The controlling shareholders of Shenzhen-listed solar manufacturer Jolywood have agreed to sell their stakes to state-owned WJ Energy, as two more power companies revealed big plans for new capacity. NYSE-listed Daqo, meanwhile, is mulling an IPO in its homeland.
They are words to chill the soul of solar project owners when uttered in relation to feed-in tariffs: retroactive FIT cuts. A Ukrainian government smarting at the cost of funding an overly successful solar incentive program appears bent on emulating the approach of governments in Spain, Italy and Czechia by reopening signed payment contracts to reset the monies paid for clean power, despite the costly lawsuits that have greeted such moves in the past.
The Düsseldorf Regional Court has agreed rivals of the Korean manufacturer illegally used its patented passivation technology. The judges granted Hanwha Q-Cells an injunction which requires Jinko, REC and Longi to retrieve all modules featuring the patented technology distributed in Germany since late January last year. Hanwha can also opt to have the offending products destroyed.
The EU appears poised to roll out battery storage capacity to provide flexibility to systems with more variable renewables. The European Commission’s Directorate-General for Energy has also noted policies that must be addressed to establish a level playing field for storage.
The Ukrainian government’s conference rooms have been stuffier than usual lately, as policymakers and renewable energy industry representatives attempted to thrash out a compromise to reduce the financial burden left on the administration by a feed-in tariff incentive regime which drove almost 2 GW of generation capacity. The resulting retroactive cuts to payments, outlined below by Ukraine-based lawyer Svitlana Teush, have at least had input from both sides.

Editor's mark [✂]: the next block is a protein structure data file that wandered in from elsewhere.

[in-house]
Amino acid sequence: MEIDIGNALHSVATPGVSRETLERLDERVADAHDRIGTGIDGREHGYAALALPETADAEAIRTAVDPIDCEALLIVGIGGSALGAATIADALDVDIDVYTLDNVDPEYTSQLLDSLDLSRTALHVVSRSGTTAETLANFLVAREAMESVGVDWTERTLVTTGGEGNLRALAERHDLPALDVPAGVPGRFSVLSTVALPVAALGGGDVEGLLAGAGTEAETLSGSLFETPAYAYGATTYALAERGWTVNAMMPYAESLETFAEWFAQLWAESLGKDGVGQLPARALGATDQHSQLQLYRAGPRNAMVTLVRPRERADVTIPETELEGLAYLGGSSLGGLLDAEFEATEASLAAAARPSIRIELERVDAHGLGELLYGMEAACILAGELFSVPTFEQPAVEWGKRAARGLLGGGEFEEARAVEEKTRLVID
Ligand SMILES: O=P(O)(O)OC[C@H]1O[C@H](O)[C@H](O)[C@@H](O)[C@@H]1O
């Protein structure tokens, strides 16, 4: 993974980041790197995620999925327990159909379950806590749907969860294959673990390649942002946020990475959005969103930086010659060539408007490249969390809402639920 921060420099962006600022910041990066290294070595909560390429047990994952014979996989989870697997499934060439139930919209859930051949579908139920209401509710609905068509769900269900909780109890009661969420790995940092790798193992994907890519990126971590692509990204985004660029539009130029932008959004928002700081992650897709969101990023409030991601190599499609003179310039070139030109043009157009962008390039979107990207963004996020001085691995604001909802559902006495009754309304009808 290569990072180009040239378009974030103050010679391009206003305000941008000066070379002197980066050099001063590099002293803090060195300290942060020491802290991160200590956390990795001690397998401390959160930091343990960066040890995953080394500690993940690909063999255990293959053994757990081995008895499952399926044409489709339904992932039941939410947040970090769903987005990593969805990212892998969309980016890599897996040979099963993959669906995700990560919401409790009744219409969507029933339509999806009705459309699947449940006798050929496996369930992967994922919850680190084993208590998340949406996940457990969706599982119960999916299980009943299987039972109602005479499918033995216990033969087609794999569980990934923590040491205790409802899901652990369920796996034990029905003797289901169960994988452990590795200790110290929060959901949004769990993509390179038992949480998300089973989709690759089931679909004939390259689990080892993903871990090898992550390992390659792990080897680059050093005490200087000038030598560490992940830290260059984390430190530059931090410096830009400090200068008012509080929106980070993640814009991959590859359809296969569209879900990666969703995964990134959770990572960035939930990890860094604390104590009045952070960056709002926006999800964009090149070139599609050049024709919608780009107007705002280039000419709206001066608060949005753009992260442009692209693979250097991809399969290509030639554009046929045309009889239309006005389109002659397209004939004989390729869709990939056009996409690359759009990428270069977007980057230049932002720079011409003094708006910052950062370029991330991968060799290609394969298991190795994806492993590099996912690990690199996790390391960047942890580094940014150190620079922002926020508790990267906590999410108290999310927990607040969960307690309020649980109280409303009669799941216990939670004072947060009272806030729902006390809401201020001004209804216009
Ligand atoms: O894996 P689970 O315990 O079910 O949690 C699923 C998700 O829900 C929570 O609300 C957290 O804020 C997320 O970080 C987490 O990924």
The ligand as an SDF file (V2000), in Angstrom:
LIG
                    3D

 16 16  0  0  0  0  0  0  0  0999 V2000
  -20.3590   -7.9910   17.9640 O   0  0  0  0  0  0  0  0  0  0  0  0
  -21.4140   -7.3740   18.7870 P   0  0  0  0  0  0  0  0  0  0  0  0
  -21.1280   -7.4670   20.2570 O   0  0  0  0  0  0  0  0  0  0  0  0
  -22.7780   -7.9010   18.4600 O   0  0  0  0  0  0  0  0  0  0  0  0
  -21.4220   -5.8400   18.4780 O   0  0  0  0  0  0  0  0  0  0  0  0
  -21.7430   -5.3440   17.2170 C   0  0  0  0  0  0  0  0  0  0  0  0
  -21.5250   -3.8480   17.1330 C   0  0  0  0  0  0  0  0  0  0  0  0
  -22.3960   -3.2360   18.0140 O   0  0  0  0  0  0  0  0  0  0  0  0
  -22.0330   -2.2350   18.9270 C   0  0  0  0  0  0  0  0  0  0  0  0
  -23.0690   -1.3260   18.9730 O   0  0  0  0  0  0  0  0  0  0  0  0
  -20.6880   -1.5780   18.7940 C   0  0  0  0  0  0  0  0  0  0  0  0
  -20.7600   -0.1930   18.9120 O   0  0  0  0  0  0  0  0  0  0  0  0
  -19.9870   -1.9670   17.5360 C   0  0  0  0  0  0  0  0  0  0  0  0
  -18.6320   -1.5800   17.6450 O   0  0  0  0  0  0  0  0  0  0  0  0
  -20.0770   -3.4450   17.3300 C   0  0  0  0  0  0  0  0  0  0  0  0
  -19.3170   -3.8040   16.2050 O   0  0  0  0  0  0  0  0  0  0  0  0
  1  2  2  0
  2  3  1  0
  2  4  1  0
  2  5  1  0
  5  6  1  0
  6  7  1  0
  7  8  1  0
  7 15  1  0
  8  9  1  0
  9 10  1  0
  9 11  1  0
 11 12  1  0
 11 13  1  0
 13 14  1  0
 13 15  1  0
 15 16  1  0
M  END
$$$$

Talesun has announced plans to deploy 1 GW of new heterojunction solar cell production capacity, while rack manufacturer Akcome Technologies revealed plans to annually produce 2 GW of the same tech. Panda Green, meanwhile, has secured the exclusive rights to a 1 GW project featuring PV and photothermal generation.
The Chinese solar panel making division of the debt-saddled company appears likely to be broken up after admitting creditors will take controlling stakes in its business units following the successful petition of a court in Hebei province.
The Chinese manufacturer this morning said the International Trade Commission had agreed with the initial determination issued by an administrative law judge in April, that Jinko and peers Longi Solar and REC Group had not infringed Hanwha’s solar cell passivation technology.
Minister of economic affairs and climate change, Eric Wiebes, has written to parliament to confirm grid companies do not have to pay PV system owners when their installations are disconnected from the network due to capacity issues or poor-quality voltage.
Plus, Australia’s Greens want renewables front and center of the post Covid-19 economy and Mexican plant owners are overturning a politically-motivated ban on clean energy, however, Indian developer Acme solar says pandemic delays warrant it reneging on the terms of the record-low solar price agreement it signed.
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